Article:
DENVER — A Colorado school district discriminated against a 6-year-old transgender girl when it barred her from using the girls’ lavatory, according to a report by the state’s civil rights division released by the family’s attorney Sunday.
Coy Mathis, who was born male but has identified as a female since an early age, attended Eagleside Elementary School, south of Colorado Springs, as a girl since kindergarten.
She was allowed to use the girls’ restroom until late 2012, when the principal informed the parents that Coy would have to use the boys’ restroom or a gender-neutral staff lavatory.
Her parents withdrew Coy from the school. In February, they filed a complaint with the Colorado Civil Rights Division.
The division’s report, signed by its director, Steven Chavez, said the Fountain-Fort Carson School District violated a state law that extends protections to transgender people.
“Given the evolving research into the development of transgender persons, compartmentalizing a child as a boy or girl solely based on their visible anatomy is a simplistic approach to a difficult and complex issue,” the report said.
The report criticized school officials for forcing Coy to “disregard her identity” when using the bathroom.
“It also deprived her of the social interaction and bonding that commonly occurs in girls’ restrooms during these formative years, i.e., talking, sharing and laughter,” the report said.
The case mirrors one in Maine which is currently before the state supreme court. The incident that sparked the court case began in 2007 when a child, who was born male but identifies as female, was forced to stop using the girls bathroom at the Asa Adams Elementary School in Orono. She was told to use a staff bathroom after the grandfather of a male student complained.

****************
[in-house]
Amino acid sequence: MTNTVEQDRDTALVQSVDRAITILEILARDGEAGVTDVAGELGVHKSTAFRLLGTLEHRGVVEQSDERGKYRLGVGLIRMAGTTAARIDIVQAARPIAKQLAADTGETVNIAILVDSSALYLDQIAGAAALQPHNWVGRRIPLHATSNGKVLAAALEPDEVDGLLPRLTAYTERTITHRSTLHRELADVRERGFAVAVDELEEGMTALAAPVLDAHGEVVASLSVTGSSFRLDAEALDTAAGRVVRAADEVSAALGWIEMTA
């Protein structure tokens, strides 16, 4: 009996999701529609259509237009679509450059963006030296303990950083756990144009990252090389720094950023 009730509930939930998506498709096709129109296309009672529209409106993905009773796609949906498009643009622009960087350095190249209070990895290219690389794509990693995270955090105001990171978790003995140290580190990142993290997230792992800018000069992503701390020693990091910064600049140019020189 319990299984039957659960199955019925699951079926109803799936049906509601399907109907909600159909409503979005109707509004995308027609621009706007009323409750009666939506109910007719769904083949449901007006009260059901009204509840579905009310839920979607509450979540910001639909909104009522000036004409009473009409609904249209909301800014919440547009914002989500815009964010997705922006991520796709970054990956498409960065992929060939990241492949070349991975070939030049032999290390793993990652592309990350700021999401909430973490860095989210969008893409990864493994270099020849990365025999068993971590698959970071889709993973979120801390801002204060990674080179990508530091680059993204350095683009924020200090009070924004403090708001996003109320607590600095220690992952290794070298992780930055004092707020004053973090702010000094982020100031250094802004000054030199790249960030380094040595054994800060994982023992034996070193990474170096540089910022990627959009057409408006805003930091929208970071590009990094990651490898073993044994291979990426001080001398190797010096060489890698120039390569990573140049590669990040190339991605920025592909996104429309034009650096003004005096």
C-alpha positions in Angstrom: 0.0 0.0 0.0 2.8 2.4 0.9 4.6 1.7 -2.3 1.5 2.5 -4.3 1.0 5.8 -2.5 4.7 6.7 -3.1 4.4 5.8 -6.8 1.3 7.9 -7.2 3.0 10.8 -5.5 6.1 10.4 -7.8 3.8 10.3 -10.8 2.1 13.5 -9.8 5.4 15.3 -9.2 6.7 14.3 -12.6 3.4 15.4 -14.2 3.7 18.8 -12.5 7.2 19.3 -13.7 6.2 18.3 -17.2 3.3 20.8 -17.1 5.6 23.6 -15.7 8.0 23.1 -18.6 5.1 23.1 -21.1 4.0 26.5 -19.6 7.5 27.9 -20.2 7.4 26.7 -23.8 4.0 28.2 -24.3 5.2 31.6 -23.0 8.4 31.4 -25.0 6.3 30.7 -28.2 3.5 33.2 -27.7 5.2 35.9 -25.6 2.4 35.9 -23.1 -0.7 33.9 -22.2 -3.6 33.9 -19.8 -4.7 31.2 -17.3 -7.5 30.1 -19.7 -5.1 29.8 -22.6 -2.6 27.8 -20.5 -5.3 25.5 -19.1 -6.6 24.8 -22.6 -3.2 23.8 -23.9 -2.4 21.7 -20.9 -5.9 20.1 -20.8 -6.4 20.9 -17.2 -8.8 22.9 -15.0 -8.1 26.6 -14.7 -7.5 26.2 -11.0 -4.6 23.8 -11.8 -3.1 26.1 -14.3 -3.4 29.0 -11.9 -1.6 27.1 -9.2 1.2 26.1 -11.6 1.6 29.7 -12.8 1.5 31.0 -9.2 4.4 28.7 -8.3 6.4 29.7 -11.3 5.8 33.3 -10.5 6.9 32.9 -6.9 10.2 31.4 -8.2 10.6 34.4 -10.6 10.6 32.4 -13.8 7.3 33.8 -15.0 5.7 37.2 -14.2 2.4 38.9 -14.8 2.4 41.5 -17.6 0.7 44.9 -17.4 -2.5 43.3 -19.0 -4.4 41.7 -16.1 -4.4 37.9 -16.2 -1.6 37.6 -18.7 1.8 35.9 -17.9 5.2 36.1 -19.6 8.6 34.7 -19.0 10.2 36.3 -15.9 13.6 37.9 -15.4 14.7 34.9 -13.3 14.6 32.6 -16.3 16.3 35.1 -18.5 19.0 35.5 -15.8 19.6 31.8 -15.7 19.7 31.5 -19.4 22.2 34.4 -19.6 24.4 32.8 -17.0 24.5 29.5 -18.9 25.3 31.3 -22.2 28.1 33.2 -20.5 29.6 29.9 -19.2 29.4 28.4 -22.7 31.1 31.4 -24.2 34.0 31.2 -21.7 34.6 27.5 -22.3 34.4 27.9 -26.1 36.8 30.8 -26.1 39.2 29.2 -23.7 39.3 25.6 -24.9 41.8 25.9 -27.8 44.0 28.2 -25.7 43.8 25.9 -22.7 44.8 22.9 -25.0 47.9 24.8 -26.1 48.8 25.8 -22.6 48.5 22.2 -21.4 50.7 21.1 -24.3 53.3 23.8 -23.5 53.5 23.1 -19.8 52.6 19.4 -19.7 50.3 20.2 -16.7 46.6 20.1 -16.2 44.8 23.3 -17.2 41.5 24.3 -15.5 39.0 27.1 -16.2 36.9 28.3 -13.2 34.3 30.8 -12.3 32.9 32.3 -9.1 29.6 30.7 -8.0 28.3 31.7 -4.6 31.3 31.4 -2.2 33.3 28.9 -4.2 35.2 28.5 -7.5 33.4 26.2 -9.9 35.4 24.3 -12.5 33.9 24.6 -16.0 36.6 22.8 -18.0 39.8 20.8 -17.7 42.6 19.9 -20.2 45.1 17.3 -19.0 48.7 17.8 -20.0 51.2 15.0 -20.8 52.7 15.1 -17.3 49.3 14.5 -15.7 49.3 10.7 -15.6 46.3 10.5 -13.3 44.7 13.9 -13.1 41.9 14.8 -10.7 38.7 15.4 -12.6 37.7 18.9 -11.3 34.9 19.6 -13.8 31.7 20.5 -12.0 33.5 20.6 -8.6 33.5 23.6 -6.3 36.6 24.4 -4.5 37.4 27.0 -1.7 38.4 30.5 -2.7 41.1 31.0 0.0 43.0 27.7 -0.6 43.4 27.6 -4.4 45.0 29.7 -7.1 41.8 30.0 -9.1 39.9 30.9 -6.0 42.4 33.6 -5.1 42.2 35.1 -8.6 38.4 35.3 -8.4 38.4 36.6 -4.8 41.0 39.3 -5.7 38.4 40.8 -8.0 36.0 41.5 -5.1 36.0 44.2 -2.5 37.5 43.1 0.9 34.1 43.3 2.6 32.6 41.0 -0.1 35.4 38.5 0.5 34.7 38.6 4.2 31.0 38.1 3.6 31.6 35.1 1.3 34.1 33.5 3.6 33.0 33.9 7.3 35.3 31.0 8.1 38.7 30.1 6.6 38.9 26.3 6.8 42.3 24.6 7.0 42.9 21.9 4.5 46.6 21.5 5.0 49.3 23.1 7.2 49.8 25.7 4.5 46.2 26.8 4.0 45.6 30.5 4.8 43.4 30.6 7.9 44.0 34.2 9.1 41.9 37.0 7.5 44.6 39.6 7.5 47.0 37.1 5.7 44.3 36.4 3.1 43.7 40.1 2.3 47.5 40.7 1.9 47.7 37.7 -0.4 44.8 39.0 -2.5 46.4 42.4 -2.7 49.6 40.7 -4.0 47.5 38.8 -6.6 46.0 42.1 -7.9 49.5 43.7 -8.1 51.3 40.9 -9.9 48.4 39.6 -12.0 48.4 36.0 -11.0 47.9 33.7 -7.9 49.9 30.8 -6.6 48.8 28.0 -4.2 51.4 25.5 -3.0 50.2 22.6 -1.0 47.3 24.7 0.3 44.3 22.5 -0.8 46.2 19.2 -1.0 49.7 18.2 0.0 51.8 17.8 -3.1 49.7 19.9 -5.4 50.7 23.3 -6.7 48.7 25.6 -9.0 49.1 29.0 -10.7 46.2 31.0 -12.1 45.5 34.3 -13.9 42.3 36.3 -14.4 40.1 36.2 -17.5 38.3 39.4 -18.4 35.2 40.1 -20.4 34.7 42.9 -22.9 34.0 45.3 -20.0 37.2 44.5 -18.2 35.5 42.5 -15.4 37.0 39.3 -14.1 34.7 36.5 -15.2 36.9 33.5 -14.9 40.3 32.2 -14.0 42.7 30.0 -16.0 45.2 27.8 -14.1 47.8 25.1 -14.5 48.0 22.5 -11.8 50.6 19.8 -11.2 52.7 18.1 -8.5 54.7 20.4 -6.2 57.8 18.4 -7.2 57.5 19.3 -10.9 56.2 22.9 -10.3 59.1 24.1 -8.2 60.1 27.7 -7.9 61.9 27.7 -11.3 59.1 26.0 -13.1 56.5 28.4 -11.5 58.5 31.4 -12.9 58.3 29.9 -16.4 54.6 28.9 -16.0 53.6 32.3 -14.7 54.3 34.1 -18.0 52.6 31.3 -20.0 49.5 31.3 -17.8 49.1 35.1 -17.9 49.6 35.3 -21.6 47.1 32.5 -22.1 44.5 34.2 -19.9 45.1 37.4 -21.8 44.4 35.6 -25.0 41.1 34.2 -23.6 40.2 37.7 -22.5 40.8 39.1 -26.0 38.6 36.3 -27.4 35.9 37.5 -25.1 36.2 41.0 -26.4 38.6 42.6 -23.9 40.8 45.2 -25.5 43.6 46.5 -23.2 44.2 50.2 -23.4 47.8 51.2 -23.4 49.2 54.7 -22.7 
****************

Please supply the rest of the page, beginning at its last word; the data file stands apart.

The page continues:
The girl’s parents and the MHRC sued the Orono school district, now called Riverside RSU 26, and then Superintendent Kelly Clenchy after the commission ruled in the girl’s favor.
Both sides have appealed the November decision of a Superior Court judge to the Maine supreme court. Justice William Anderson’s decision sided with the school district over the girl’s use of the student bathroom.
The major question before the Maine justices is a conflict between a law passed in the 1920s that requires separate bathrooms for boys and girls in schools and the provision enacted in 2005 in the Maine Human Rights Act that prohibits discrimination on the basis of sexual orientation.
Michael Silverman, executive director of the Transgender Legal Defense and Education Fund, which filed the Colorado complaint, said, “this ruling sends a loud and clear message that transgender students may not be targeted for discrimination and that they must be treated equally in school.”
A lawyer for the school district could not be immediately reached for comment.
In a statement issued at the time the case surfaced, the district said the family was unwilling to meet with school officials to discuss “reasonable proposals” to resolve the dispute.
“The parents consistently indicated … that they would file a discrimination charge if the district did not completely acquiesce to their demands,” the statement said.
The school district can appeal the report’s findings, Silverman said, but he said he hoped that school officials would accept the findings.
The Mathis family has moved to the Denver area, but Silverman said the ruling should serve as a model for schools nationwide on how to deal with transgender students.
The girl’s mother, Kathryn Mathis, who has home-schooled her daughter since the dispute arose, said Coy is eager to return to school.
“All we ever wanted was for Coy’s school to treat her the same as other little girls,” she said. “We are extremely happy that she now will be treated equally.”